Game changing parking plan one step closer for Auckland Game changing parking plan one step closer for Auckland
To unlock some of the city’s most gridlocked roads and reduce transport emissions, Auckland’s draft Parking Strategy proposes changes to how parking is managed across our city.
Pending both Auckland Transport Board and Auckland Council Planning Committee approval on Thursday, Aucklanders will be asked to have their say on the proposals throughout April. The proposals focus on ensuring people can move efficiently around Auckland, no matter what their mode of travel is.
Auckland Council Planning Committee Chair and Councillor Chris Darby says the draft strategy would allow communities to flourish as parking spaces are transformed to give genuine transport choice and to make our streets more liveable.
“Parking affects everyone whether they own a car or not. Space allocated to parking influences how much space is available for footpaths, cycleways, street trees, buses and high occupancy vehicle lanes, as well as affecting how much is invested in public transport.
“These changes to how we manage parking across our city are desperately needed to help ready Auckland’s transport network for the future.
“Some of our busiest streets have become fulltime carparks, storing cars and holding up our communities instead of enabling travel across our city. That’s just not fair on Aucklanders.”
New parking approach to better reflect Government and Council expectations and goals
An updated parking strategy is needed in response to substantial legislative and policy changes from the Government and Auckland Council. AT must respond to these changes, such as the removal of onsite car parking requirements for new housing development, as well as helping to achieve the urgent climate change goals set by Auckland Council.
AT’s Executive General Manager of Planning and Investment, Jenny Chetwynd, says the draft Parking Strategy would have wide-reaching benefits if implemented.
“Auckland faces significant population growth over the next decade, which has the potential to add more congestion on our roads. Private vehicle use is also a major contributor to the city’s transport emissions, which need to be reduced. To address these challenges, we need to decrease vehicle kilometres travelled (VKT) and enable active modes and public transport to serve our communities far more than ever before – and this means making space for them on our busy road corridors.
“Therefore, we’ve really got to challenge ourselves about how we use our road space, and in particular, our busy key corridors. By rethinking how we can use our roads for movement of people, rather than movement of cars – or even storage of cars – our city will become a place where everyone can connect and move efficiently.”
Despite any changes, Ms Chetwynd acknowledges vehicles still have a big role to play in how Aucklanders get around for the foreseeable future.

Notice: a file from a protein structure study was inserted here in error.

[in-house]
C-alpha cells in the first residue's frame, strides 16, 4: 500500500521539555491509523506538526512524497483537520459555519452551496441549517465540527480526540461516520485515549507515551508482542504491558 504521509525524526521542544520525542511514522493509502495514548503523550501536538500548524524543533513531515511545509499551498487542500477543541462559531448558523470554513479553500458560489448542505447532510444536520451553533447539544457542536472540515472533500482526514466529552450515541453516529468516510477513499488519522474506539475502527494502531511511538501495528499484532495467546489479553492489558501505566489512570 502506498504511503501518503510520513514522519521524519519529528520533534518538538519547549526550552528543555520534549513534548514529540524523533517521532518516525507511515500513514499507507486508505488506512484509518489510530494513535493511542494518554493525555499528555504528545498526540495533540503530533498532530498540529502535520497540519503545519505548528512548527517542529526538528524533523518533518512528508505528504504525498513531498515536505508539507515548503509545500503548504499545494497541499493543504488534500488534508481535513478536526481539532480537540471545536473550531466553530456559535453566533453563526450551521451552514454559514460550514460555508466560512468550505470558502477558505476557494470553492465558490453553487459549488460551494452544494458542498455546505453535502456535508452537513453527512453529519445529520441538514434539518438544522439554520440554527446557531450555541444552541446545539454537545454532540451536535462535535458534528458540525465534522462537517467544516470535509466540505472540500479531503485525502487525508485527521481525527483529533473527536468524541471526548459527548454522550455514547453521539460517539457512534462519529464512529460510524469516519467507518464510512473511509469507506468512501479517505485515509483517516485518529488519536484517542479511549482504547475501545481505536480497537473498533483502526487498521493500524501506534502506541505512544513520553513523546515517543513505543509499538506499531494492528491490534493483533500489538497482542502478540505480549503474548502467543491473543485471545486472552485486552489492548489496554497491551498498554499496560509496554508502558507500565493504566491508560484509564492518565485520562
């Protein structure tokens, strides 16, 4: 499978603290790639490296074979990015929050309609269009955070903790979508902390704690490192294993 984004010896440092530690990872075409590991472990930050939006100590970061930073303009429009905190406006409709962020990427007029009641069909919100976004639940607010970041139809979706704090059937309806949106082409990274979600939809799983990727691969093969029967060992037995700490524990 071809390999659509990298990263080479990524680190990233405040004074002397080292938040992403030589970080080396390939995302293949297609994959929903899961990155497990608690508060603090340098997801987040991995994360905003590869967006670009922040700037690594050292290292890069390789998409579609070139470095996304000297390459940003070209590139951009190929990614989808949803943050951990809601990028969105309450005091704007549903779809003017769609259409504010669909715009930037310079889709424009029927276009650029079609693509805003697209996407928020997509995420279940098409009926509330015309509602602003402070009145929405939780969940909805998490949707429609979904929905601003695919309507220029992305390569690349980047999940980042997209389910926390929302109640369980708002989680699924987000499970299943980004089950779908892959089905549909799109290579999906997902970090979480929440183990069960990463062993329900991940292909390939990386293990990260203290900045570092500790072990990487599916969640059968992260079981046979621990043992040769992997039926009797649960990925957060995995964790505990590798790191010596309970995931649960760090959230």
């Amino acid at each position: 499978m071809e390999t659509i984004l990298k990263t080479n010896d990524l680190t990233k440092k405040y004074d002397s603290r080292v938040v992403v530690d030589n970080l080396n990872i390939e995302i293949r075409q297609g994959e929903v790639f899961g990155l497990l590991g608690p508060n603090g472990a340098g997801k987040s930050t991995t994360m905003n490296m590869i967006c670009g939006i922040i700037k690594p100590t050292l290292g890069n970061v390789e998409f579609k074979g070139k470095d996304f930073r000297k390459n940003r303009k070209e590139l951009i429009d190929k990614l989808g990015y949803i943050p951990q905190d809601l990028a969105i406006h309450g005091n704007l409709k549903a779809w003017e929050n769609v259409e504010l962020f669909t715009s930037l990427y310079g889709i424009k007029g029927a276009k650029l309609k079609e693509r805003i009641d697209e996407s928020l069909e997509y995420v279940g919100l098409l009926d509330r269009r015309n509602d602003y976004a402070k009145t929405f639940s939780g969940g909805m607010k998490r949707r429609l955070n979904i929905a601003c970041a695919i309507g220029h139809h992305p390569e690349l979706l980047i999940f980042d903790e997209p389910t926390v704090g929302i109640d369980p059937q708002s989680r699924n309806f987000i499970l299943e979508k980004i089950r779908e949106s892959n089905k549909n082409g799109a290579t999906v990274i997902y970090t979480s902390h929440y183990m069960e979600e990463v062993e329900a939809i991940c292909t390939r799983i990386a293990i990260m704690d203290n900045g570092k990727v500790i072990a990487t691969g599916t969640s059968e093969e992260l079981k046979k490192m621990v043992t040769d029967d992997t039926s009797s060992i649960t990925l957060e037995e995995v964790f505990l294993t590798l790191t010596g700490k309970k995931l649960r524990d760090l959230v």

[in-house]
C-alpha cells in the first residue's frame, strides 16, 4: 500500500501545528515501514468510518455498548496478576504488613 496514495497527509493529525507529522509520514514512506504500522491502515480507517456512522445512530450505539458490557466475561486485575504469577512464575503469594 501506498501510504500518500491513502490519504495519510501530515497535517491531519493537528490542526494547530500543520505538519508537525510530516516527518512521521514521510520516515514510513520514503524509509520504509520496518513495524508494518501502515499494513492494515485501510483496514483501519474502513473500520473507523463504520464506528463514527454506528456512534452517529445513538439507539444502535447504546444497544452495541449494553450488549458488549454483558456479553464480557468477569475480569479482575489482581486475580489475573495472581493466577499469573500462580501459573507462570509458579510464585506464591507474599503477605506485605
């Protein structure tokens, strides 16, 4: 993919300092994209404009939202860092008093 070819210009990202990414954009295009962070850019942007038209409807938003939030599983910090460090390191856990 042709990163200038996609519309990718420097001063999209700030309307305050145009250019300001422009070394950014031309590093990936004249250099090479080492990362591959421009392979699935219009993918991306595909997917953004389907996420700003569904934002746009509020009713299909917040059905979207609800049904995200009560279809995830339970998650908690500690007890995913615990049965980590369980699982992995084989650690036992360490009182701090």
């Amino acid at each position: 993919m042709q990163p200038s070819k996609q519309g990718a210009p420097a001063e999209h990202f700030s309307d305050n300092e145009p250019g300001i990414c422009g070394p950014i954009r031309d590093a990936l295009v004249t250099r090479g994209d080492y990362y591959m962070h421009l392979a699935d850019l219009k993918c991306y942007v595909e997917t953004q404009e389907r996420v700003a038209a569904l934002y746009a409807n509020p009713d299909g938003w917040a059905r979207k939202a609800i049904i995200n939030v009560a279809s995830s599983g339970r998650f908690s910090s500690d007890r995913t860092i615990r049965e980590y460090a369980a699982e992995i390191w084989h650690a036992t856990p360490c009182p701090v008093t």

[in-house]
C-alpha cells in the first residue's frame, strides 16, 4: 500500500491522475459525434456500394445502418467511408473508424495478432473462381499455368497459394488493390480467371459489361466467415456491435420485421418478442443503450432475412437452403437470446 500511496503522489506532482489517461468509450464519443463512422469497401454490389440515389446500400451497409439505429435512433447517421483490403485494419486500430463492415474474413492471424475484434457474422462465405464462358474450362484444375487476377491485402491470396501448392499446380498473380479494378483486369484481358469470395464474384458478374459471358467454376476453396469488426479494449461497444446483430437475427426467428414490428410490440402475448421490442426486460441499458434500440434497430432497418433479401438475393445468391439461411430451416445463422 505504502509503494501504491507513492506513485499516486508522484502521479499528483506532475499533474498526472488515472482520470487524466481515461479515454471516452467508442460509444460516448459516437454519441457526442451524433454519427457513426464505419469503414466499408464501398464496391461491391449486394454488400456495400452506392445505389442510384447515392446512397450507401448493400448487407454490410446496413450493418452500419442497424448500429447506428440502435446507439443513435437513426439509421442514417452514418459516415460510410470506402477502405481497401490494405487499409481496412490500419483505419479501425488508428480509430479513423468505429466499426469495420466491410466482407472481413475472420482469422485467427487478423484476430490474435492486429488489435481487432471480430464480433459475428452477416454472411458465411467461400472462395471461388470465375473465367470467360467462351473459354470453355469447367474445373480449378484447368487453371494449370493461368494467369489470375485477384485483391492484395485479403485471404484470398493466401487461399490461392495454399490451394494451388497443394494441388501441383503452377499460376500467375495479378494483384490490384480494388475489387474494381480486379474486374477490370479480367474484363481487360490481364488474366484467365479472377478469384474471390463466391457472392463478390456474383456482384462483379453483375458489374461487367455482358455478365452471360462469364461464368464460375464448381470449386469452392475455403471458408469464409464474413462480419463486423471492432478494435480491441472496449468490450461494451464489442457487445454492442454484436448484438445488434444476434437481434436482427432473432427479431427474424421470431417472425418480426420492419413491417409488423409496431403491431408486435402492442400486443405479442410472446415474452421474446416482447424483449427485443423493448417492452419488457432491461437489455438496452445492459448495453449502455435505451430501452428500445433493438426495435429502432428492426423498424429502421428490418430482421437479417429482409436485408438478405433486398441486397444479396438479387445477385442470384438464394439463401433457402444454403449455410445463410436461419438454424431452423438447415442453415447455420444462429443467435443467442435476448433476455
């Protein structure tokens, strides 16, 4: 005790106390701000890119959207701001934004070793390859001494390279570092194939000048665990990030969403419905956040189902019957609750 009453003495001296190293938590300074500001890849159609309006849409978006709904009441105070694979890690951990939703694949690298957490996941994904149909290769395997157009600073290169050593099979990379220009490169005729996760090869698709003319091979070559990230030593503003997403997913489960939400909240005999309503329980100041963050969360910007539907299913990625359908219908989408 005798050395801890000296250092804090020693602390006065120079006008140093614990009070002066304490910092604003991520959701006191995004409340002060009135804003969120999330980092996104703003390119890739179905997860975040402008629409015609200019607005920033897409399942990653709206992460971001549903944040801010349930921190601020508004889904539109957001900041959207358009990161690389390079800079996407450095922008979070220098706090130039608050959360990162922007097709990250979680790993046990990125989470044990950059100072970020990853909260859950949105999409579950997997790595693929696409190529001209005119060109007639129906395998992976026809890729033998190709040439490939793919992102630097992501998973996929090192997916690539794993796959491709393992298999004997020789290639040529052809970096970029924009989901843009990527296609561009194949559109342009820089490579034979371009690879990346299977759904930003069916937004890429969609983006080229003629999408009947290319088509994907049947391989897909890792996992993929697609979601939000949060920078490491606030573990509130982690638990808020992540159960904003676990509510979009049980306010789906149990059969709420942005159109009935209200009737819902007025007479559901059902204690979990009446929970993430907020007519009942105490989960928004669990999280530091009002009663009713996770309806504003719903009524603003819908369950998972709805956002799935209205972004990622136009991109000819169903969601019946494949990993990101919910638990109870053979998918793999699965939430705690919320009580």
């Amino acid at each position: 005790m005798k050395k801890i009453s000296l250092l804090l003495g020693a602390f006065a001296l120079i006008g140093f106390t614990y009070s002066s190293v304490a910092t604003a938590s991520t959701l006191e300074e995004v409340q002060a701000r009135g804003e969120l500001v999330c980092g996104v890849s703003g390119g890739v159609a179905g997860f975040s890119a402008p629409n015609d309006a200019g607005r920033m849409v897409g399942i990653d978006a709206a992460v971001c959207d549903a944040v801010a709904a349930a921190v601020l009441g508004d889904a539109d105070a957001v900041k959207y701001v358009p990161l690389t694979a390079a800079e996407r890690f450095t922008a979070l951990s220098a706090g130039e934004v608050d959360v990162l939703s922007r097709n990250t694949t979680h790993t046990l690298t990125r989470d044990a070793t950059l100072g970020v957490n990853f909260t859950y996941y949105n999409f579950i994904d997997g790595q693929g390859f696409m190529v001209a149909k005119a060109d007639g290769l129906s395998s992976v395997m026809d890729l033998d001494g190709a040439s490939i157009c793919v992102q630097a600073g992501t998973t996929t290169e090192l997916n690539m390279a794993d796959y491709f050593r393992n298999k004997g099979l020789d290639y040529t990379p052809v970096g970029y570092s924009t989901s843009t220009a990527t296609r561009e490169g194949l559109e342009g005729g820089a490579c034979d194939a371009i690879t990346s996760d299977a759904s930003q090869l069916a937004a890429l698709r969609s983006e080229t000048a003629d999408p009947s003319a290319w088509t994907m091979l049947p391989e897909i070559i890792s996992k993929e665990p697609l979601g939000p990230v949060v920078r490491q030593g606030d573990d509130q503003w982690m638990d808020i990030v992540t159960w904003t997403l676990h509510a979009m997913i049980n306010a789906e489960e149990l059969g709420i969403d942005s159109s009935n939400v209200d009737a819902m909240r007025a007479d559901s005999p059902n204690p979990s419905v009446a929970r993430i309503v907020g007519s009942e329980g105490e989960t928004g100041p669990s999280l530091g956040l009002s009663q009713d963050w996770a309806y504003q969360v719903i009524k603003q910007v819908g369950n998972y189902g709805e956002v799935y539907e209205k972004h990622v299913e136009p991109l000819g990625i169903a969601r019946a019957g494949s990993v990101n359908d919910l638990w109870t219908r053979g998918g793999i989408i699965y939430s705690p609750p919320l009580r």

“Changes in parking management will have benefits for drivers too, especially those who rely on our roads for their work such as the freight and trade sectors.
“It’s important to note that any changes will be rolled out progressively over the next 10 years and individual communities will be consulted with.”
Changes to free Park and Rides to ensure parking is fair for commuters
The draft Parking Strategy includes changes for how Auckland’s Park and Ride (PnR) facilities will be managed. PnR sites have an important role to play in Auckland as they extend the reach of the public transport system and reduce congestion.
To ensure this continues to be the core role of PnRs, AT will need to actively manage them as a premium offering to customers. This will include enforcement of these spaces, and a pricing model, to make sure they are being used for their intended purpose.
While AT cannot be specific or pre-empt the decision made by the Traffic Control Committee (TCC) on fees, AT estimates that the fees would be modest, and in the range of approximately $2-$4 per day initially.
Ms Chetwynd says that charging for PnRs is one option to ensure they remain fit for purpose in the future.
“By introducing a fair user-pays model, and by linking public transport fares to PnRs in the future, we will be able to help ensure that only public transport users are parking at these facilities. Our experience of the paid Matiatia PnR site on Waiheke shows that with affordable, fair pricing, PnR usage will remain high.”
Consultation an important part of shaping our future parking approach
Following an initial round of public feedback on the direction of the draft Parking Strategy in December and January, AT has revised its proposed approach for consulting on future parking changes along Auckland’s ‘Strategic Network’.
“We’ve heard loud and clear that people want to have their say about any proposals to remove parking along the Strategic Network,” Ms Chetwynd says.
“We’ve taken this feedback onboard and we’re committed to carefully considering the views of Aucklanders about proposed changes to parking along the Strategic Transport Network, with a focus on issues of safety and hardship identified by local communities and road users.”
Councillor Darby says that now is the opportunity for Aucklanders to influence this important strategy.
“It’s up to Aucklanders to help us shape the city that they want to see in the next 10 years and beyond. By getting involved and providing feedback on the draft strategy, people can have their say – and know that they will be heard.”
The feedback period begins at the start of April and ends on May 1.